Title
Artist
Label
Format
Date

Who Is The Enemy?
Urban Tribe
Adam Atterby Musikproduktion-Irie Records
CD
October 20, 2006

Track list
  1. No Solution feat. David Hinds
  2. Change The World
  3. Save It For A Rainy Day
  4. Murder
  5. Who Is The Enemy?
  6. Wake Up
  7. Resist Them
  8. In Slavery
  9. Teach The Children
  10. Give Thanks And Praises
  11. Babylon
  12. Babylon (Reprise) feat. Selwyn Brown
Rating : from 5 (excellent) to 1 (poor)
Vocals : 4 Backing : 4 Production : 4/5 Sound quality : 4/5 Sleeve : 3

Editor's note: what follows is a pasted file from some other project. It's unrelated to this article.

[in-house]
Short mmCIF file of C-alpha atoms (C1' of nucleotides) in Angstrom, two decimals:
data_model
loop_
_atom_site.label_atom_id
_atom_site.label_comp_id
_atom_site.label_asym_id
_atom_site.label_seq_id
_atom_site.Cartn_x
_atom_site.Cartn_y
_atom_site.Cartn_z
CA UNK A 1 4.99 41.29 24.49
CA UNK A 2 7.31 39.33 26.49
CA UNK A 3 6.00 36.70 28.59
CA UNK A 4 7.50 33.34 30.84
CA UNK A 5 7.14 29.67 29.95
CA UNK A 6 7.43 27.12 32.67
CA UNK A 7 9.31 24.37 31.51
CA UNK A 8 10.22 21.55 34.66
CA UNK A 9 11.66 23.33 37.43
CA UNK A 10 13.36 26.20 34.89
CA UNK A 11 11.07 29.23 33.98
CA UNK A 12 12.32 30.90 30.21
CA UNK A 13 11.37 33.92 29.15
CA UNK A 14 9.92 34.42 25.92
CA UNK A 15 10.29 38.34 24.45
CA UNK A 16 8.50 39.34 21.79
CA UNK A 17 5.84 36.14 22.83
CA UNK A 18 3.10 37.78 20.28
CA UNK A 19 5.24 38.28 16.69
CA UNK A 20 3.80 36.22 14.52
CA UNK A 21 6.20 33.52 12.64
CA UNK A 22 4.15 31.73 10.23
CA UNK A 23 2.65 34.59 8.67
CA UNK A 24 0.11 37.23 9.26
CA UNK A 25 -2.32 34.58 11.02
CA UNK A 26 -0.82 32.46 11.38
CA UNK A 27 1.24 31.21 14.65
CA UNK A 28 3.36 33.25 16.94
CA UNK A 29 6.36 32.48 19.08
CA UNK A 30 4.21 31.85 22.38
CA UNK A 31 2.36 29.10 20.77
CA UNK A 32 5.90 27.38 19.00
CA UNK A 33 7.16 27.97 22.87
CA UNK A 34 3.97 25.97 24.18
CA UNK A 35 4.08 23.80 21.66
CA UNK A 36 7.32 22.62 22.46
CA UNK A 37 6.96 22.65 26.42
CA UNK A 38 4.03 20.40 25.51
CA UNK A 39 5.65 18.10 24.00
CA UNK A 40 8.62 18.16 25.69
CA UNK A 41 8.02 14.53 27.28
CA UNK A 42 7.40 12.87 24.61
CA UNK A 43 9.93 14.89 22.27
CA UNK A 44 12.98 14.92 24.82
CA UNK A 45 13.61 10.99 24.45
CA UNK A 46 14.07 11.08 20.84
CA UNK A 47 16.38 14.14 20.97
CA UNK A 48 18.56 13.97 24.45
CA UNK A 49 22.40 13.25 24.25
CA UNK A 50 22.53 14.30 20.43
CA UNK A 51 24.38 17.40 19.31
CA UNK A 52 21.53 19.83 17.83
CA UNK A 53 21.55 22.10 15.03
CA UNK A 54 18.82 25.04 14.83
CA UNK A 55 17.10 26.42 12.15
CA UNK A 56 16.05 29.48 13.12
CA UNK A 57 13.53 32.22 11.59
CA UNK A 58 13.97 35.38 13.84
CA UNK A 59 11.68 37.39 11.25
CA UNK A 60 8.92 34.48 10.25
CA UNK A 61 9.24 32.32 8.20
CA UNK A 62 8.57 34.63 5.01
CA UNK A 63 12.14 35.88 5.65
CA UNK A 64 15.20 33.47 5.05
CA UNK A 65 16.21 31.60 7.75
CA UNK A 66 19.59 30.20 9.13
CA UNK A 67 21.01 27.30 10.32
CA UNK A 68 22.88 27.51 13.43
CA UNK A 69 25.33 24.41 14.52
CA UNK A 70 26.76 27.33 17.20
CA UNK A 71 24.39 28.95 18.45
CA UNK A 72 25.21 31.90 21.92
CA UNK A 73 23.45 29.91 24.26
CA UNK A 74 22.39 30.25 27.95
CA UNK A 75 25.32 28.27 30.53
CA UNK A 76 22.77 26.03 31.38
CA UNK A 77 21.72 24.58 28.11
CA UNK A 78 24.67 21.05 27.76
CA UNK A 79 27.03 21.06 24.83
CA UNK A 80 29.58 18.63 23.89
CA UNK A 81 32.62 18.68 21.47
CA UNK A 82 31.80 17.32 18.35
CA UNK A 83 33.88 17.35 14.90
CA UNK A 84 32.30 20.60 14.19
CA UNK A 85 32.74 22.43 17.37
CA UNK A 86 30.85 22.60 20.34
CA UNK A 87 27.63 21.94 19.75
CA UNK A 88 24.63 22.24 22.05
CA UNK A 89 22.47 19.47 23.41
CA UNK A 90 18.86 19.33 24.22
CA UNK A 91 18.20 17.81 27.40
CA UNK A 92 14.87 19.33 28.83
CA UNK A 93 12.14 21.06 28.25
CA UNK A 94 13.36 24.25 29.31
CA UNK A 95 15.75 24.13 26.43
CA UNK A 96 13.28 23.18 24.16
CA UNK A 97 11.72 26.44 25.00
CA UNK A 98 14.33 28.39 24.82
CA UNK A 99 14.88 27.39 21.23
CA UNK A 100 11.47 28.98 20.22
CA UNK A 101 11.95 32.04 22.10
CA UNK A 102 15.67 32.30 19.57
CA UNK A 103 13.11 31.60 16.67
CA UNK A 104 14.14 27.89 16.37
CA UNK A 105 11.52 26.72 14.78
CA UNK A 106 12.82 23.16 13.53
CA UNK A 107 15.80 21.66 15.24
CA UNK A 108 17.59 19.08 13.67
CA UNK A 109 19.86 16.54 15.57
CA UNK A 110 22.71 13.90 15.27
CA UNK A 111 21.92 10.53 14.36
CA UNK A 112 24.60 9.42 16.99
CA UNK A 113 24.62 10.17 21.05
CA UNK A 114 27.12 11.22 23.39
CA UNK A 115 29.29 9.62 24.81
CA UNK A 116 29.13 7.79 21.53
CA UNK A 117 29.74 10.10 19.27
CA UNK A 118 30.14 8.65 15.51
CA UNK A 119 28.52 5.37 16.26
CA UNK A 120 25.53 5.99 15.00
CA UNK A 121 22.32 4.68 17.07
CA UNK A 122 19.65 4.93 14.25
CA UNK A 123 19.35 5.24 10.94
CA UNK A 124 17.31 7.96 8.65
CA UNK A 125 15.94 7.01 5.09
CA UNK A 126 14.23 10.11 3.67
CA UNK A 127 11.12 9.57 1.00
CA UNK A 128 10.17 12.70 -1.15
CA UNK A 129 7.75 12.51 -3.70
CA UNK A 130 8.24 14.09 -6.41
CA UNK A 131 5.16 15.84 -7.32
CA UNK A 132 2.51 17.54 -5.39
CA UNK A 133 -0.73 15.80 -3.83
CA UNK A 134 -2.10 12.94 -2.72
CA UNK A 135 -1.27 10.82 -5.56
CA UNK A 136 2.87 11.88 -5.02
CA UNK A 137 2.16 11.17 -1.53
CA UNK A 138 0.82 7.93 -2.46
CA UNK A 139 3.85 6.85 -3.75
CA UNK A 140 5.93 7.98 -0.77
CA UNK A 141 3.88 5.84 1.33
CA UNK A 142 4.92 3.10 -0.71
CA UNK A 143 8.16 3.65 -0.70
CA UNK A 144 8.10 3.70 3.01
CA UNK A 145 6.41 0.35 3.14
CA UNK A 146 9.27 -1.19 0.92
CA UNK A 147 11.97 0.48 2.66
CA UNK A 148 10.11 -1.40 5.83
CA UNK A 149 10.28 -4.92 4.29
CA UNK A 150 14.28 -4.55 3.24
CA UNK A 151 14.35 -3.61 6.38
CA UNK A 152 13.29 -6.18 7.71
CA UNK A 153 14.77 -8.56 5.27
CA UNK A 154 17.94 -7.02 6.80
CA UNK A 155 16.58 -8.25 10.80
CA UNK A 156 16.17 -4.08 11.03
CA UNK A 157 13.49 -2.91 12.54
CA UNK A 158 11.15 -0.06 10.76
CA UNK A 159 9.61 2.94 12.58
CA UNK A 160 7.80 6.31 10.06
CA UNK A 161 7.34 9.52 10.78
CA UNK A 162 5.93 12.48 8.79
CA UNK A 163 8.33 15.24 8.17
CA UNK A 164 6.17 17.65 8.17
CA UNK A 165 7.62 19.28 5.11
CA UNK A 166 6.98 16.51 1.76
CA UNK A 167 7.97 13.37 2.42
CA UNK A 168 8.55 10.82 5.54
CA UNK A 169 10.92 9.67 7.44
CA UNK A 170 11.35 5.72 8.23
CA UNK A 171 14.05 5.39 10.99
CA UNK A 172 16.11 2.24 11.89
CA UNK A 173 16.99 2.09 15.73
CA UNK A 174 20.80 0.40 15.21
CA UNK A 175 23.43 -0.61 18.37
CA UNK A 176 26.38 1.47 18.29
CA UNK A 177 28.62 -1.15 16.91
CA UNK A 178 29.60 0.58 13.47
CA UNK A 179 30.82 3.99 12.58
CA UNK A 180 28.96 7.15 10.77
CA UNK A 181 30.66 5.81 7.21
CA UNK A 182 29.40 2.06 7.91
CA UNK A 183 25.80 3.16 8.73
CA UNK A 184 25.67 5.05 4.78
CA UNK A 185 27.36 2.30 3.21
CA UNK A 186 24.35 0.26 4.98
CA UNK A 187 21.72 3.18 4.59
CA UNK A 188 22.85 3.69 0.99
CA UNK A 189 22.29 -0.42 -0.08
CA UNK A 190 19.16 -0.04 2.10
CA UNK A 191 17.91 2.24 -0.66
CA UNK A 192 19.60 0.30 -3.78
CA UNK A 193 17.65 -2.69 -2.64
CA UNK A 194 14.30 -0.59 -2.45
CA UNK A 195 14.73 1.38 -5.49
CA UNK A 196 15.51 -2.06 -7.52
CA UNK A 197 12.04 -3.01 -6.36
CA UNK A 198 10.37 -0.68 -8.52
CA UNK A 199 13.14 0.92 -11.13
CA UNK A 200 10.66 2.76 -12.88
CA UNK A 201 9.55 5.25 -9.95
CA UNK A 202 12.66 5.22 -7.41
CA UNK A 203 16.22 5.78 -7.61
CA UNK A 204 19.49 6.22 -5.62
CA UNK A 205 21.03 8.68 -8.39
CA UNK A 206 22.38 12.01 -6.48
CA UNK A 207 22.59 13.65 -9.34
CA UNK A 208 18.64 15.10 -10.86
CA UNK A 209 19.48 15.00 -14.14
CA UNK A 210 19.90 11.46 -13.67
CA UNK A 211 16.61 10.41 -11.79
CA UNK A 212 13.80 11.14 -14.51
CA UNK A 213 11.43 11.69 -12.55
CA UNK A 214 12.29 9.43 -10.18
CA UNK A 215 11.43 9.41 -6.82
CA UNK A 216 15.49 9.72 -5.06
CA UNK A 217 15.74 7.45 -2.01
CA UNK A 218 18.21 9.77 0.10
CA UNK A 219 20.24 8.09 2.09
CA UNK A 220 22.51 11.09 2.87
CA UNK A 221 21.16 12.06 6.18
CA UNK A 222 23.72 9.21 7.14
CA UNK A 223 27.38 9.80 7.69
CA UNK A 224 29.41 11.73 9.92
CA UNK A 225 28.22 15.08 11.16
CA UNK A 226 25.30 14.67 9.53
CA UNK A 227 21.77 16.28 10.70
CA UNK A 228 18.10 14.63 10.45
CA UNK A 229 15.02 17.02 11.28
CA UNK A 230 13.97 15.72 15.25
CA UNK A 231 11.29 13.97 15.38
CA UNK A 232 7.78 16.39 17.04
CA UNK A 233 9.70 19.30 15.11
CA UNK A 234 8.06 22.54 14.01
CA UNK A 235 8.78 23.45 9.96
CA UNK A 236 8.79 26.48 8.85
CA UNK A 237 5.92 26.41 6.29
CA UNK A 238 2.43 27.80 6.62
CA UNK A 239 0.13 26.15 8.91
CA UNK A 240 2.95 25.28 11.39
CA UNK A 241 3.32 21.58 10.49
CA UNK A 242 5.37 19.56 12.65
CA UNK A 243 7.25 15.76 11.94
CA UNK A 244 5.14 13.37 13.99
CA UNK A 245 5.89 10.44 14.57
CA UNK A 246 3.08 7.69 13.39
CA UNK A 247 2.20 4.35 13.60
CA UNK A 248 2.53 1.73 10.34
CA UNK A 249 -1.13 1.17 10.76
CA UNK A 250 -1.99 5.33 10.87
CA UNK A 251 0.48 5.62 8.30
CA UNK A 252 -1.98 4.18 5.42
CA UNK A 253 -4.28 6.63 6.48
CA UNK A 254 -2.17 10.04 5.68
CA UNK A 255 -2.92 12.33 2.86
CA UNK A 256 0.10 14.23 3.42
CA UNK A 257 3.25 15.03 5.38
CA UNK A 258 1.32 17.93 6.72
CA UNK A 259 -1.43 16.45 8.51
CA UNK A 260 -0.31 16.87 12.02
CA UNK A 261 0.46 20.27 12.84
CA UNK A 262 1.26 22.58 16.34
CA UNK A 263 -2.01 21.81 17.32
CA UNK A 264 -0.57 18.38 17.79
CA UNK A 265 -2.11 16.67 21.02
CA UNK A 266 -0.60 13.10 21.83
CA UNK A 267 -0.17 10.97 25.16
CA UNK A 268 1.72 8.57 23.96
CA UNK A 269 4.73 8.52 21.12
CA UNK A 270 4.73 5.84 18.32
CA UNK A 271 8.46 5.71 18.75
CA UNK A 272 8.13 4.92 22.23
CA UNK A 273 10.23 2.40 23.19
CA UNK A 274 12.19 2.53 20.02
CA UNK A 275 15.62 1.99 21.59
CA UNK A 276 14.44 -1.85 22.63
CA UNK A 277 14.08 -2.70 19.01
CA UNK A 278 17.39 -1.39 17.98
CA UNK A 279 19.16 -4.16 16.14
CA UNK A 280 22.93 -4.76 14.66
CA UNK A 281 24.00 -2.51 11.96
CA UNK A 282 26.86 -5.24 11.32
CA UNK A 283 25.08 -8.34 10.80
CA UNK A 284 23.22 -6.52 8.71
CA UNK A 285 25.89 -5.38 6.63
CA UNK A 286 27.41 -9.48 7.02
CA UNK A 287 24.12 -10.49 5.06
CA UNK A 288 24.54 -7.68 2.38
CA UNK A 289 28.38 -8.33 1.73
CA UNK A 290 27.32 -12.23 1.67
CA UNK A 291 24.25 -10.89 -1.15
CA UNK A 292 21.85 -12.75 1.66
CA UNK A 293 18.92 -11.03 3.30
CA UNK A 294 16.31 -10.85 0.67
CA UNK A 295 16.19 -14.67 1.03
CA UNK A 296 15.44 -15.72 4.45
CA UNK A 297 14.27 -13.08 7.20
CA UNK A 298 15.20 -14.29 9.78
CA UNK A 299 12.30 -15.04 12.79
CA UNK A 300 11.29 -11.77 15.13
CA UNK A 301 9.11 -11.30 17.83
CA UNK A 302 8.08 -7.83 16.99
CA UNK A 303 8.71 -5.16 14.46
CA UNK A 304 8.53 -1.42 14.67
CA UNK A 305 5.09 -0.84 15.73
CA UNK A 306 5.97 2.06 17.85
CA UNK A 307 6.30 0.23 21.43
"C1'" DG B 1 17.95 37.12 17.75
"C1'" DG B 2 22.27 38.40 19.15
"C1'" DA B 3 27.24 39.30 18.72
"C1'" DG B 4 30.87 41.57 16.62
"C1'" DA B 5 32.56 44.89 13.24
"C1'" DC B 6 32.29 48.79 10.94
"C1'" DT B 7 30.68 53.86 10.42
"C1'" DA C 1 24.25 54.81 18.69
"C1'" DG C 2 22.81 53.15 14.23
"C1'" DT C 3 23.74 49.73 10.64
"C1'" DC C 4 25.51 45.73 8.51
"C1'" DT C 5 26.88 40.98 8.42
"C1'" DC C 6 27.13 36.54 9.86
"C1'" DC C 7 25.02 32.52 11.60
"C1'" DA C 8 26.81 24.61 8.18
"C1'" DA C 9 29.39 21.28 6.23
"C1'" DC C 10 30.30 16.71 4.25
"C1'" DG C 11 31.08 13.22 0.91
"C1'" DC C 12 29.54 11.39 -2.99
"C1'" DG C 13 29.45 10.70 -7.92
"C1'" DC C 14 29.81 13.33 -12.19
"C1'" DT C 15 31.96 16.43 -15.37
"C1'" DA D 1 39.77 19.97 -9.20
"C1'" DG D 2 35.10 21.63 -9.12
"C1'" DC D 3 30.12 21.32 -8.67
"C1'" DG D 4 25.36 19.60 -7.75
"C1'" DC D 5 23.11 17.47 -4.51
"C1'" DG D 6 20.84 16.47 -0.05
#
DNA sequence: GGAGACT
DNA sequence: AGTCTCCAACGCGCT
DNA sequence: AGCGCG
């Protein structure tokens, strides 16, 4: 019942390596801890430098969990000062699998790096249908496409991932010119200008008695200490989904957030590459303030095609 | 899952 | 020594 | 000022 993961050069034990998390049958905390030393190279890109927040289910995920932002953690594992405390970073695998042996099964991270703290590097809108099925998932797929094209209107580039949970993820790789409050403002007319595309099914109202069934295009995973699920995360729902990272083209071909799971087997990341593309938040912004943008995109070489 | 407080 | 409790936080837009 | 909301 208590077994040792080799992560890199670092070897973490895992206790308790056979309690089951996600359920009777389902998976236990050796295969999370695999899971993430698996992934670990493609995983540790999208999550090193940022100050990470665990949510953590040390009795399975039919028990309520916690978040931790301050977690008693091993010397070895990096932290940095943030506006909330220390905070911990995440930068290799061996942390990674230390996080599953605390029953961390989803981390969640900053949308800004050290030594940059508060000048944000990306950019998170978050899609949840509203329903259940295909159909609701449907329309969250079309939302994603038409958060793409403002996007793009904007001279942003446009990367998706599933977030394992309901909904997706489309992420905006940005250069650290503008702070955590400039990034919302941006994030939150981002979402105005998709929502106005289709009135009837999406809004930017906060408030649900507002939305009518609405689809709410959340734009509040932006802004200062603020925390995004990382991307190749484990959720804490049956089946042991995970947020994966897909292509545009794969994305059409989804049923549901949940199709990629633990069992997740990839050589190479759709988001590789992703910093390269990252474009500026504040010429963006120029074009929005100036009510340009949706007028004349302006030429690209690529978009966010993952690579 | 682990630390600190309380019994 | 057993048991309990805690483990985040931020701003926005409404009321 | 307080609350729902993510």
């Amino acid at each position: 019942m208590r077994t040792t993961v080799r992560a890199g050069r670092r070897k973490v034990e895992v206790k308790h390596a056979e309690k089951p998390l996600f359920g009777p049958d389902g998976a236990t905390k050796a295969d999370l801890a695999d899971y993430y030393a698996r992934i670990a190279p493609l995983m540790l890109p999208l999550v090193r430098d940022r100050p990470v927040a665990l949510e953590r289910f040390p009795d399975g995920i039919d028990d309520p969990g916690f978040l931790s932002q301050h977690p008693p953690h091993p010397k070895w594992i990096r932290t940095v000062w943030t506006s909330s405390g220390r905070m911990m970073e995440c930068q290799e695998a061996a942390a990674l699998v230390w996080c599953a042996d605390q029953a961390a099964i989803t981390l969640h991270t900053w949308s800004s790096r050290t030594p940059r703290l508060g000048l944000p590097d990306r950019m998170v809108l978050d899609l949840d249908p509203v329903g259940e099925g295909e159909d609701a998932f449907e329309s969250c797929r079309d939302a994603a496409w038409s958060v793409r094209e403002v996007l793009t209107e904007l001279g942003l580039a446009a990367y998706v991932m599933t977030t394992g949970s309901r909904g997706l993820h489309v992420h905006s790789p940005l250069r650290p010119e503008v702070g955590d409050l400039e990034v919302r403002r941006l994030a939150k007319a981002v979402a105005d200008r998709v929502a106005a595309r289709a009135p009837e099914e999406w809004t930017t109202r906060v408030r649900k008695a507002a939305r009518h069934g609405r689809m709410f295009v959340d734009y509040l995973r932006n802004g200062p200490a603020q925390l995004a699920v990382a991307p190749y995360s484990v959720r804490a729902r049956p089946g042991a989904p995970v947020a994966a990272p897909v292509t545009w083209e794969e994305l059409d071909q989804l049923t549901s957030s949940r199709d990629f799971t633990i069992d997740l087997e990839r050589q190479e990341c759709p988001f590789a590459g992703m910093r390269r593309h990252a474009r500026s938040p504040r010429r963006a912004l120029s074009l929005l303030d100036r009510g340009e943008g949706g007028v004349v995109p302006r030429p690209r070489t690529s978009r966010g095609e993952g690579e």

"Who Is The Enemy?" is the second album of Urban Tribe, the Swedish reggaeband around singer, guitar player, composer and producer Adam Atterby. Their first album "Bob's Bar" was not only a very nice classic roots album, but also an attempt to help rebuild Surin 'Bob' Sikapain his Bob's Bar, the reggae hangout on Thailand's Kamala Beach that was destroyed on Boxing Day 2004 when the big tsunami hit South East Asia and killed tens of thousands of people. 20 per cent of the sales of the "Bob's Bar" album resulted in the re-opening of Surin Sikapain's bar in October 2005 and now Urban Tribe deliver the successor, distributed exclusively by Münster's Irie Records, the ever reliable shop, mailorder and distributor located in Germany's Nordrhein-Westfalen but serving not only Europe's mainland since 25 years but many overseas customers as well. Urban Tribe is a 12-piece outfit (including the great horn section and very strong female backing vocals trio) who follow the directions given by Adam Atterby with great melodic skills, resulting in a warm organic sound throughout the album. Opening track "No Solution" features the fine vocals of Steel Pulse's David Hinds, on the first of many very convincing, lyrically socially engaged tunes, and the vibe is maintained with "Change The World" and in the uplifting "Save It For A Rainy Day" Urban Tribe's Trinidadian toaster Bamma B is delivering a perfect copy of Shaggy's delivery and tone of voice in a very satisfying way, with Tobbe Eliasson's saxophone in a beautiful starring role as well. A ballad like "Murder", with its riddim having a scent of Bob Marley & The Wailers "Sun Is Shining" and some wonderful piano by Frank Rönningen and the very fine title song "Who Is The Enemy?" might musically sound completely different, thematically it's all very consistent and the quality of the music is as well. "Wake Up" with slightly echoed horns over a fine roots riddim is a call to open your eyes and see (and fight against) the corruption and greed, followed by "Resist Them" where the horns play a major role again in a tune that musically comes very close to the better Lucky Dube tunes you once heard and "In Slavery" about the unseen chains of 'modern life', highlighting in the process once more the excellent female backing vocals and giving space to beautiful syncopated jazzy guitar accents. "Teach The Children" musically returns to early 80s roots reggae in a fine way featuring the voice of Adam Atterby very young son Rasmus and a splendid string-section before "Give Thanks And Praises" recalls early Aswad as musically and (backing-)vocally the high standard is maintained. This very fine second Urban Tribe album "Who Is The Enemy?" is closed in very fine style with the indictment "Babylon" and it's beautifully semi-Nyahbinghi semi-acoustic "Babylon (Reprise)" featuring Selwyn Brown, another Steel Pulse member over the choir-like backing vocals, strings and the underpinning great reggae riddim. 80s UK-roots and Lucky Dube lovers are obliged to check out this album, all others are recommended heartily to do so.